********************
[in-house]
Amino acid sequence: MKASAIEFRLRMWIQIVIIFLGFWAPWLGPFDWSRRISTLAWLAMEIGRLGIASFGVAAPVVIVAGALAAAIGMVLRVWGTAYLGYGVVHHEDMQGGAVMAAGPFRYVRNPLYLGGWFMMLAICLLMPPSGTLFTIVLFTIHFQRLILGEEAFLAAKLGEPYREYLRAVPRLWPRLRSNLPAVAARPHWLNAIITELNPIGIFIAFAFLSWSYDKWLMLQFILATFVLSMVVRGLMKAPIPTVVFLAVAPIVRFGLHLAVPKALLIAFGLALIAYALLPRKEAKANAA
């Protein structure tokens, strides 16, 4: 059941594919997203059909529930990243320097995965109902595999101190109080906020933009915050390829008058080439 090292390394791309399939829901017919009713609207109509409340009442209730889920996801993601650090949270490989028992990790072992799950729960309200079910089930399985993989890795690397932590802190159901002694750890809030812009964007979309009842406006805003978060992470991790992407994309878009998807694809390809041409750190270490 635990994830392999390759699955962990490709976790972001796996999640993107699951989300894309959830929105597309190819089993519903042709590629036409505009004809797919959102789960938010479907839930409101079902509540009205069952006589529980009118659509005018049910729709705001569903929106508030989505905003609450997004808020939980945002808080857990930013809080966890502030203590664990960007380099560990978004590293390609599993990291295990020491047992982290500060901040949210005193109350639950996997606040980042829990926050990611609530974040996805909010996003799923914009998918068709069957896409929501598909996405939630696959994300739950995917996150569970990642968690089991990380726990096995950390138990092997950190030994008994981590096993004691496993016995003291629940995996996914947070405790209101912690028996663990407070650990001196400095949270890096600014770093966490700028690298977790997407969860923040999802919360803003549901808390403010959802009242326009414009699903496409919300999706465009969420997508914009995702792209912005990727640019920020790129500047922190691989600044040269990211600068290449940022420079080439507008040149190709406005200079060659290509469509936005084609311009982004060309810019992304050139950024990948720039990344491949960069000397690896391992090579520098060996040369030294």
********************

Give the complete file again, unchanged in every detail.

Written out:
[in-house]
Amino acid sequence: MKASAIEFRLRMWIQIVIIFLGFWAPWLGPFDWSRRISTLAWLAMEIGRLGIASFGVAAPVVIVAGALAAAIGMVLRVWGTAYLGYGVVHHEDMQGGAVMAAGPFRYVRNPLYLGGWFMMLAICLLMPPSGTLFTIVLFTIHFQRLILGEEAFLAAKLGEPYREYLRAVPRLWPRLRSNLPAVAARPHWLNAIITELNPIGIFIAFAFLSWSYDKWLMLQFILATFVLSMVVRGLMKAPIPTVVFLAVAPIVRFGLHLAVPKALLIAFGLALIAYALLPRKEAKANAA
């Protein structure tokens, strides 16, 4: 059941594919997203059909529930990243320097995965109902595999101190109080906020933009915050390829008058080439 090292390394791309399939829901017919009713609207109509409340009442209730889920996801993601650090949270490989028992990790072992799950729960309200079910089930399985993989890795690397932590802190159901002694750890809030812009964007979309009842406006805003978060992470991790992407994309878009998807694809390809041409750190270490 635990994830392999390759699955962990490709976790972001796996999640993107699951989300894309959830929105597309190819089993519903042709590629036409505009004809797919959102789960938010479907839930409101079902509540009205069952006589529980009118659509005018049910729709705001569903929106508030989505905003609450997004808020939980945002808080857990930013809080966890502030203590664990960007380099560990978004590293390609599993990291295990020491047992982290500060901040949210005193109350639950996997606040980042829990926050990611609530974040996805909010996003799923914009998918068709069957896409929501598909996405939630696959994300739950995917996150569970990642968690089991990380726990096995950390138990092997950190030994008994981590096993004691496993016995003291629940995996996914947070405790209101912690028996663990407070650990001196400095949270890096600014770093966490700028690298977790997407969860923040999802919360803003549901808390403010959802009242326009414009699903496409919300999706465009969420997508914009995702792209912005990727640019920020790129500047922190691989600044040269990211600068290449940022420079080439507008040149190709406005200079060659290509469509936005084609311009982004060309810019992304050139950024990948720039990344491949960069000397690896391992090579520098060996040369030294």